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The Council today approved the Crisis Management Concept for a new Common Security and Defence Policy mission to support the training and reorganisation of the Malian Armed Forces. The EU training mission in Mali (EUTM Mali) is intended to help improve the military capacity and the effectiveness of the Malian Armed Forces in order to allow, under civilian authority, the restoration of the country's territorial integrity. It represents an integral part of the EU's comprehensive approach to the situation in Mali and the Sahel.
Catherine Ashton, High Representative of the Union for Foreign Affairs and Security Policy / Vice-President of the Commission, said: "The presence of terrorist groups and the oppression of local populations in the north of Mali, as well as human rights violations, not only pose a grave threat to the Sahel region, but also to North Africa and to Europe. We are determined to fully mobilise all the tools we have, in cooperation with our regional and international partners, to help Malians restore the rule of law and re-establish a fully sovereign democratic government with authority throughout the country. European military expertise can contribute significantly to this effort, as part of our wider support to the democratic transition and our humanitarian assistance to deprived populations."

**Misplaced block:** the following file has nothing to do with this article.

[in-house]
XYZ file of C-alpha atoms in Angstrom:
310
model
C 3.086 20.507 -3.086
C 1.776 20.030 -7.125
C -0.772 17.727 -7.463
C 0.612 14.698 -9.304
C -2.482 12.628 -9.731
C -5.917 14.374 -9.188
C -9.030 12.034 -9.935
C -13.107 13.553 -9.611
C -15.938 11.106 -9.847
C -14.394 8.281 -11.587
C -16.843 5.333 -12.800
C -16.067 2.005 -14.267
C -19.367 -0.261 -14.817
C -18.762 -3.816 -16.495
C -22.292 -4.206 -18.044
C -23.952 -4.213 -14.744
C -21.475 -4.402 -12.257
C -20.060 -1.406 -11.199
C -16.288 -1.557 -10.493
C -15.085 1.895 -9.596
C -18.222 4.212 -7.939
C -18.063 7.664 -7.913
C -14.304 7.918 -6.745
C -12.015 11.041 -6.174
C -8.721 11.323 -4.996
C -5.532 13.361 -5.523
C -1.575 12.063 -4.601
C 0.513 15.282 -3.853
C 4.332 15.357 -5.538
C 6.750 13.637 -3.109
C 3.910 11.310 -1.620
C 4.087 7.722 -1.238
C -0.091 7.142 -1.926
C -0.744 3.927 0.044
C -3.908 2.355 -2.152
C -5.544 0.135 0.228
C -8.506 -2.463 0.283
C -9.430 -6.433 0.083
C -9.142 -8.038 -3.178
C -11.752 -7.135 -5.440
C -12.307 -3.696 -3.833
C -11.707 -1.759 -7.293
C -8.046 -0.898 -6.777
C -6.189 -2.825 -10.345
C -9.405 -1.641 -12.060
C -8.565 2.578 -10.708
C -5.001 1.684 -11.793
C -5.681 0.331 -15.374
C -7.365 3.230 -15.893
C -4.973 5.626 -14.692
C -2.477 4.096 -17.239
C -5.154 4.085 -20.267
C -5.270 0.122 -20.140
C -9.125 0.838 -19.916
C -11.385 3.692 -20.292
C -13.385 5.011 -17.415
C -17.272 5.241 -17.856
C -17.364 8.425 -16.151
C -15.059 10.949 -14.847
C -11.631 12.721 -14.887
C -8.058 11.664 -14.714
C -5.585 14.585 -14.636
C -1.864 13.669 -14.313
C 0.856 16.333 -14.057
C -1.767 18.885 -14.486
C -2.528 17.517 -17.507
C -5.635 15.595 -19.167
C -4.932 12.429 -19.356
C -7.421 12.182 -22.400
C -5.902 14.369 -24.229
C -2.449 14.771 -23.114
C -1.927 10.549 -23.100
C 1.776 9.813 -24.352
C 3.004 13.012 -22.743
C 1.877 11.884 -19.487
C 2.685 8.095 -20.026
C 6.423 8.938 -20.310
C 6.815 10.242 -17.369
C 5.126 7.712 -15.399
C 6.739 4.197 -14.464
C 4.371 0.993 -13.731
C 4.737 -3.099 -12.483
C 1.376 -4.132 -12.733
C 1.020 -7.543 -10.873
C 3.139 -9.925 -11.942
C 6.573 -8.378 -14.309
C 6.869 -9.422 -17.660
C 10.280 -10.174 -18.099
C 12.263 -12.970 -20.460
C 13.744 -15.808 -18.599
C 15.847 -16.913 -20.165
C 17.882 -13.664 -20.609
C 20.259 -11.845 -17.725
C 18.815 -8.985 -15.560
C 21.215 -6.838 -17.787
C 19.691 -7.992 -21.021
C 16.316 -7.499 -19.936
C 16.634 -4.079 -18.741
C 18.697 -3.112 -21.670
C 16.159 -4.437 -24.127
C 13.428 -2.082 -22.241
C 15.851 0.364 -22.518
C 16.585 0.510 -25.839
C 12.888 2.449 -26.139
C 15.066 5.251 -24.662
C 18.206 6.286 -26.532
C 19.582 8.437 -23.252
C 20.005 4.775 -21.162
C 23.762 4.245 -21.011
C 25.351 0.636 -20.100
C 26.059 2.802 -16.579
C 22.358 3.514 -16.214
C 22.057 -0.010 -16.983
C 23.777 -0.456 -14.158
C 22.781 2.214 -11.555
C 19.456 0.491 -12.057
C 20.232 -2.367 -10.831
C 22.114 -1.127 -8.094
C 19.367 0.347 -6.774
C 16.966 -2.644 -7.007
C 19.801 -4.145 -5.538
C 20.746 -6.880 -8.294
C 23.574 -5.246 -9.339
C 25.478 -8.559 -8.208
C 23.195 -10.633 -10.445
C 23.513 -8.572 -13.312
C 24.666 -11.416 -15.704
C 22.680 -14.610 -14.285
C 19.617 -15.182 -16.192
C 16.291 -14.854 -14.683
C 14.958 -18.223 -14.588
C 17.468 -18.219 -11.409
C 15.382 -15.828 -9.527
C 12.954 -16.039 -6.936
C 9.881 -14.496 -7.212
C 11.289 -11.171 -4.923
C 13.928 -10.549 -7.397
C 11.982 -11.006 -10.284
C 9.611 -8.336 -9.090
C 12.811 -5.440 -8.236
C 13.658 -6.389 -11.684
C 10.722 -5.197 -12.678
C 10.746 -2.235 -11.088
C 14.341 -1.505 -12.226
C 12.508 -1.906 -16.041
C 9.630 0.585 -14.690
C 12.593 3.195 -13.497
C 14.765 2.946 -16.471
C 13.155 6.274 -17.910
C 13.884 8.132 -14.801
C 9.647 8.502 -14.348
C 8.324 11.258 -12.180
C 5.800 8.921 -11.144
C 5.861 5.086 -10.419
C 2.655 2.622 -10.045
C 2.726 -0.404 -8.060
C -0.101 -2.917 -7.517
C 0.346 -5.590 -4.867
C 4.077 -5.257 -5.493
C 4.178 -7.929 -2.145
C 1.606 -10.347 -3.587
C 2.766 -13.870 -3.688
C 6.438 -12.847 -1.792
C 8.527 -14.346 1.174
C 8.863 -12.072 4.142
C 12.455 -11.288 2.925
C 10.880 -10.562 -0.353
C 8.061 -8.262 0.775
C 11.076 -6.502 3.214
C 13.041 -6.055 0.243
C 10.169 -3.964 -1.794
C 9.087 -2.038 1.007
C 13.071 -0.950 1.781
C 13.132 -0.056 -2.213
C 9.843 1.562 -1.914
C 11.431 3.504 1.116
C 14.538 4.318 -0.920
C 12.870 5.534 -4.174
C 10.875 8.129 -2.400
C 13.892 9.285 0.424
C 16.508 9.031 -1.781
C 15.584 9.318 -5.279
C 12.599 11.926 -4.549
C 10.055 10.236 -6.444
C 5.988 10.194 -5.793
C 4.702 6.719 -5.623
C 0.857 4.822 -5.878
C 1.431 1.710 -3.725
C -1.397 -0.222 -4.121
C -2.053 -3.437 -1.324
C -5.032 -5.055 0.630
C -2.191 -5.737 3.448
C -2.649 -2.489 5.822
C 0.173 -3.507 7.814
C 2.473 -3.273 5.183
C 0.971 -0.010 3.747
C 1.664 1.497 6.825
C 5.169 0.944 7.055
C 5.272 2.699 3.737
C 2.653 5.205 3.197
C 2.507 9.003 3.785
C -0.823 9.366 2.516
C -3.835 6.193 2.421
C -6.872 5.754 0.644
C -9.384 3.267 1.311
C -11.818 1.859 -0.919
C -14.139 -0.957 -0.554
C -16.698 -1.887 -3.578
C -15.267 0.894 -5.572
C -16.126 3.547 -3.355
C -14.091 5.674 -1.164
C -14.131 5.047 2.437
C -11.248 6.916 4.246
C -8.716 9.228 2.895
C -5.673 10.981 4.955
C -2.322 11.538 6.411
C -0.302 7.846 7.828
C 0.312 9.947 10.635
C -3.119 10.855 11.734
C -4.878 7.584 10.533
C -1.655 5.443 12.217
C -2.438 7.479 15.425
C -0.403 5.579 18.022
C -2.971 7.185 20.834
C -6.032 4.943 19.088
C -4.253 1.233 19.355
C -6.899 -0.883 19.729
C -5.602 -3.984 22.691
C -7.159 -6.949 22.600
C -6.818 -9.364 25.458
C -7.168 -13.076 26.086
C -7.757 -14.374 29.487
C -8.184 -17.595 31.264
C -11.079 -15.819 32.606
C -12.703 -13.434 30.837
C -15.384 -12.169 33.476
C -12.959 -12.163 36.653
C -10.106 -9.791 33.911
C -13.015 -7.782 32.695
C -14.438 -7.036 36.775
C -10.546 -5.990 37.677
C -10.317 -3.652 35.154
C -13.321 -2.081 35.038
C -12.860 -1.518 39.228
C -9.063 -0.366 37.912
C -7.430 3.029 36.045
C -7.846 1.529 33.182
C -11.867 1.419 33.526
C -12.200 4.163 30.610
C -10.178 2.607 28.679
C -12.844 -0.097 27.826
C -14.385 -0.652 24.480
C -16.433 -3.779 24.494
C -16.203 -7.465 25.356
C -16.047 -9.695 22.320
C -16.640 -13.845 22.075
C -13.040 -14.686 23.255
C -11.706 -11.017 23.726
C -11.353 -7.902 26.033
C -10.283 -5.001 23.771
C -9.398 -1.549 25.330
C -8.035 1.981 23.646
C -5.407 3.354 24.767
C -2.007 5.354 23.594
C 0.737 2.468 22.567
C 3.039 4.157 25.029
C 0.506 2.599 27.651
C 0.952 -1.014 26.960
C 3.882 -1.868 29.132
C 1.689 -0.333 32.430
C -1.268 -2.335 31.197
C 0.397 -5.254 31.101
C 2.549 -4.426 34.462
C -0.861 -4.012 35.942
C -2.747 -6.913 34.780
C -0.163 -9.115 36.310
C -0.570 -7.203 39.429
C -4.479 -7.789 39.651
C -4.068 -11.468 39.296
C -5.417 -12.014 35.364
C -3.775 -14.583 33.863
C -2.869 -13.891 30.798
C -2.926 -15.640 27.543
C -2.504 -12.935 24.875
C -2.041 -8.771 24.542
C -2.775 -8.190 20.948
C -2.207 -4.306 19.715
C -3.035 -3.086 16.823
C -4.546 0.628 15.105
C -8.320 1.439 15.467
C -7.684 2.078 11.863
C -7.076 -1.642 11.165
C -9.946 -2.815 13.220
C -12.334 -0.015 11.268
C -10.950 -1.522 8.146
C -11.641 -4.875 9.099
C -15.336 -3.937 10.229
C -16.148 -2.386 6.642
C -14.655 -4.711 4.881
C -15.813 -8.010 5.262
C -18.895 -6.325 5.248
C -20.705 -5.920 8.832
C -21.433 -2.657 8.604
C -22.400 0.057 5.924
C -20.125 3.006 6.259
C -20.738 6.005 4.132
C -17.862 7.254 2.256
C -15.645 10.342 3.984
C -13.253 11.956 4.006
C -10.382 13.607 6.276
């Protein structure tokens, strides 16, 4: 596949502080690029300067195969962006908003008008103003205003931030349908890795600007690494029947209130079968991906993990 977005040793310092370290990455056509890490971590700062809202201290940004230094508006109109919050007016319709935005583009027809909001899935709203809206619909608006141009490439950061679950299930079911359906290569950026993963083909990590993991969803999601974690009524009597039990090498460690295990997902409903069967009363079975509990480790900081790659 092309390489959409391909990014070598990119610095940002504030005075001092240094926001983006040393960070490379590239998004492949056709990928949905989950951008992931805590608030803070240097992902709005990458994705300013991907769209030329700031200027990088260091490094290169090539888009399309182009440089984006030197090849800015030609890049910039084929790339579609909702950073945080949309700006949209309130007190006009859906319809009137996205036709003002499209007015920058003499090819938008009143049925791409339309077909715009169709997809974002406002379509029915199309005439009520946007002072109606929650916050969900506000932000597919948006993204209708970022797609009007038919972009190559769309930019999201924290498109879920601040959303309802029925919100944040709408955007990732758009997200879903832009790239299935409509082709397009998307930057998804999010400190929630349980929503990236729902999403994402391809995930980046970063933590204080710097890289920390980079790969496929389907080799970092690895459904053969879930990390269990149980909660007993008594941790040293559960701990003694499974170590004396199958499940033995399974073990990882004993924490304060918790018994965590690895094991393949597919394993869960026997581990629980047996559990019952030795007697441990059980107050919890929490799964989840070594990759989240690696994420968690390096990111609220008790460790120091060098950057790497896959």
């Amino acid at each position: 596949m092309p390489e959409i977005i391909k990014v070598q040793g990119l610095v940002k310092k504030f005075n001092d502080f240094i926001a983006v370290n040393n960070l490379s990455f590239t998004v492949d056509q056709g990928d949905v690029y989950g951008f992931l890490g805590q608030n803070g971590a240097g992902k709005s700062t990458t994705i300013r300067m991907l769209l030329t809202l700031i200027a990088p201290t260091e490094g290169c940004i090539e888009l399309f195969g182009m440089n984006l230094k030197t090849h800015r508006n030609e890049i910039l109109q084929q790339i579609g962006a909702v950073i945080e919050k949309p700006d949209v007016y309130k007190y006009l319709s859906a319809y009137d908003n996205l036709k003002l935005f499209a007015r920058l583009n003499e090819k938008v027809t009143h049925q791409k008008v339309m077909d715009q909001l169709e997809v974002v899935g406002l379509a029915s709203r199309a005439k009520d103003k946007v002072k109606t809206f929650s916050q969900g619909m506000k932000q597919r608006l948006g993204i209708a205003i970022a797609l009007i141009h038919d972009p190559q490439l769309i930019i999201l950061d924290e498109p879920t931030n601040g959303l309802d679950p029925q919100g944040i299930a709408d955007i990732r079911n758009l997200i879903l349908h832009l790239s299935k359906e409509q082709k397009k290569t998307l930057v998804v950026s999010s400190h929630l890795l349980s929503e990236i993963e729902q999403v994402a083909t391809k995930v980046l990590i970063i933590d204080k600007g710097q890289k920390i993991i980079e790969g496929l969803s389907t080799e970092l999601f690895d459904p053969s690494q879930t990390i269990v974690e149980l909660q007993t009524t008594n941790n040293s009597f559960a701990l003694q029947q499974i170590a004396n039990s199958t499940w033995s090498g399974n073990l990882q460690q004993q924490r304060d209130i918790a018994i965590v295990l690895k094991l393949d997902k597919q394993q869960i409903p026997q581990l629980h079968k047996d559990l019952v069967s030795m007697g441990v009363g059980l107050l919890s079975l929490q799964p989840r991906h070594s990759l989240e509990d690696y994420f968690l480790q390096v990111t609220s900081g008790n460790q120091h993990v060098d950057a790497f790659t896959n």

EUTM Mali is set to train battalion groups of the Malian Armed Forces as well as related combat support and combat service units including on international humanitarian law, the protection of civilians and human rights. In addition, the mission will work to improve the functioning of the army's logistical and operational chains of command. So as to ensure the sustainability of its results, EUTM Mali is also set to help the Malian army develop better human resources management and training capacities. The mission will not have any executive mandate and it will not be involved in operational actions.
The headquarters is due to be in Bamako while training is to take place in a dedicated location north-east of Bamako. Initially, the mission's mandate is to last 15 months. It is planned to deploy around 200 instructors, as well as mission support staff and a force protection.
Today's decision initiates operational planning and other preparations for the mission. A separate legal act is required to formally constitute the mission and launch its operations.
This new mission would be part of the EU comprehensive approach to the crisis in the Sahel region. In March 2011, the Council welcomed the presentation of an EU Strategy for Security and Development in the Sahel. This strategy is based on the assumptions that development and security are interconnected and can be mutually supportive and that the complex crisis in the Sahel requires a regional answer.